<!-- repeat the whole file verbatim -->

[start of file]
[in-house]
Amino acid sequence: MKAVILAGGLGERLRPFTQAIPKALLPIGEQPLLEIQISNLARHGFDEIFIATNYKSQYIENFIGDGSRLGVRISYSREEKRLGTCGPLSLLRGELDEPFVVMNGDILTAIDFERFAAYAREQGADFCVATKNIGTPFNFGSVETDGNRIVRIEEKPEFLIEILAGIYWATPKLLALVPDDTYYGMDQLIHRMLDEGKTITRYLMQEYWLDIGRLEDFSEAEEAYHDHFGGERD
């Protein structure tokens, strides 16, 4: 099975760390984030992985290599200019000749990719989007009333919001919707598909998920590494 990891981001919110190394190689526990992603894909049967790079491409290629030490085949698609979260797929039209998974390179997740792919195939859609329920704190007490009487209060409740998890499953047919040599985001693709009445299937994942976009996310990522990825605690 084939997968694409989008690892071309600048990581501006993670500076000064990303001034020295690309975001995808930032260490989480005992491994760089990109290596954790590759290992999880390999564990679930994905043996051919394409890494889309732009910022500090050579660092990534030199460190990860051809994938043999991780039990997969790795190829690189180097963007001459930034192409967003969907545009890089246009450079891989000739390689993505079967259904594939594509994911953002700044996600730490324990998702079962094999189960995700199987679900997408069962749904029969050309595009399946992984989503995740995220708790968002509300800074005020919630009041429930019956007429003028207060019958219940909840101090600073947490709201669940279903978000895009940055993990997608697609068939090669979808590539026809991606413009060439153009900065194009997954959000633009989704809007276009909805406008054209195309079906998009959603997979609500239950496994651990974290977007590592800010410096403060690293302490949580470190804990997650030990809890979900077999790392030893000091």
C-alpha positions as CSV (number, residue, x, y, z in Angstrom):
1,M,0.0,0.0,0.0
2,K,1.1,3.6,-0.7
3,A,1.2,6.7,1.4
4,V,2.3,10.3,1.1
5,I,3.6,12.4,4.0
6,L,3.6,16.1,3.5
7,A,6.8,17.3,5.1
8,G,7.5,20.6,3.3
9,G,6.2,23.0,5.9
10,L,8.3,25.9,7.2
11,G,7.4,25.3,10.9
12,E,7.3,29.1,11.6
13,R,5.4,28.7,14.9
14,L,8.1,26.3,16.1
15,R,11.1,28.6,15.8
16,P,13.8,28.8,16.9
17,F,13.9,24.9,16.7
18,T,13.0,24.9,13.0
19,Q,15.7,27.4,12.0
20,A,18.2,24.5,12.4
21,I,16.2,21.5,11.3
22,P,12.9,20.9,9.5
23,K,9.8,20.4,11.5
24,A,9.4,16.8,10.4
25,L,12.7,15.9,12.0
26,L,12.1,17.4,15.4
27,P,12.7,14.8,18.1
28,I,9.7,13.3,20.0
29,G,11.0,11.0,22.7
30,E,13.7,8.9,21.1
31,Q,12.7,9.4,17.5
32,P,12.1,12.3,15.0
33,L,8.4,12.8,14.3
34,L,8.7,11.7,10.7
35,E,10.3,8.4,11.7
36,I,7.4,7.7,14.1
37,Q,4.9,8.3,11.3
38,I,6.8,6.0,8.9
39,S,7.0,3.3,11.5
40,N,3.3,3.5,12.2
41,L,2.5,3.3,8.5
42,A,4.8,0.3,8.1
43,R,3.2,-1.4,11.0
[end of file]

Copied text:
[in-house]
Amino acid sequence: MKAVILAGGLGERLRPFTQAIPKALLPIGEQPLLEIQISNLARHGFDEIFIATNYKSQYIENFIGDGSRLGVRISYSREEKRLGTCGPLSLLRGELDEPFVVMNGDILTAIDFERFAAYAREQGADFCVATKNIGTPFNFGSVETDGNRIVRIEEKPEFLIEILAGIYWATPKLLALVPDDTYYGMDQLIHRMLDEGKTITRYLMQEYWLDIGRLEDFSEAEEAYHDHFGGERD
């Protein structure tokens, strides 16, 4: 099975760390984030992985290599200019000749990719989007009333919001919707598909998920590494 990891981001919110190394190689526990992603894909049967790079491409290629030490085949698609979260797929039209998974390179997740792919195939859609329920704190007490009487209060409740998890499953047919040599985001693709009445299937994942976009996310990522990825605690 084939997968694409989008690892071309600048990581501006993670500076000064990303001034020295690309975001995808930032260490989480005992491994760089990109290596954790590759290992999880390999564990679930994905043996051919394409890494889309732009910022500090050579660092990534030199460190990860051809994938043999991780039990997969790795190829690189180097963007001459930034192409967003969907545009890089246009450079891989000739390689993505079967259904594939594509994911953002700044996600730490324990998702079962094999189960995700199987679900997408069962749904029969050309595009399946992984989503995740995220708790968002509300800074005020919630009041429930019956007429003028207060019958219940909840101090600073947490709201669940279903978000895009940055993990997608697609068939090669979808590539026809991606413009060439153009900065194009997954959000633009989704809007276009909805406008054209195309079906998009959603997979609500239950496994651990974290977007590592800010410096403060690293302490949580470190804990997650030990809890979900077999790392030893000091």
C-alpha positions as CSV (number, residue, x, y, z in Angstrom):
1,M,0.0,0.0,0.0
2,K,1.1,3.6,-0.7
3,A,1.2,6.7,1.4
4,V,2.3,10.3,1.1
5,I,3.6,12.4,4.0
6,L,3.6,16.1,3.5
7,A,6.8,17.3,5.1
8,G,7.5,20.6,3.3
9,G,6.2,23.0,5.9
10,L,8.3,25.9,7.2
11,G,7.4,25.3,10.9
12,E,7.3,29.1,11.6
13,R,5.4,28.7,14.9
14,L,8.1,26.3,16.1
15,R,11.1,28.6,15.8
16,P,13.8,28.8,16.9
17,F,13.9,24.9,16.7
18,T,13.0,24.9,13.0
19,Q,15.7,27.4,12.0
20,A,18.2,24.5,12.4
21,I,16.2,21.5,11.3
22,P,12.9,20.9,9.5
23,K,9.8,20.4,11.5
24,A,9.4,16.8,10.4
25,L,12.7,15.9,12.0
26,L,12.1,17.4,15.4
27,P,12.7,14.8,18.1
28,I,9.7,13.3,20.0
29,G,11.0,11.0,22.7
30,E,13.7,8.9,21.1
31,Q,12.7,9.4,17.5
32,P,12.1,12.3,15.0
33,L,8.4,12.8,14.3
34,L,8.7,11.7,10.7
35,E,10.3,8.4,11.7
36,I,7.4,7.7,14.1
37,Q,4.9,8.3,11.3
38,I,6.8,6.0,8.9
39,S,7.0,3.3,11.5
40,N,3.3,3.5,12.2
41,L,2.5,3.3,8.5
42,A,4.8,0.3,8.1
43,R,3.2,-1.4,11.0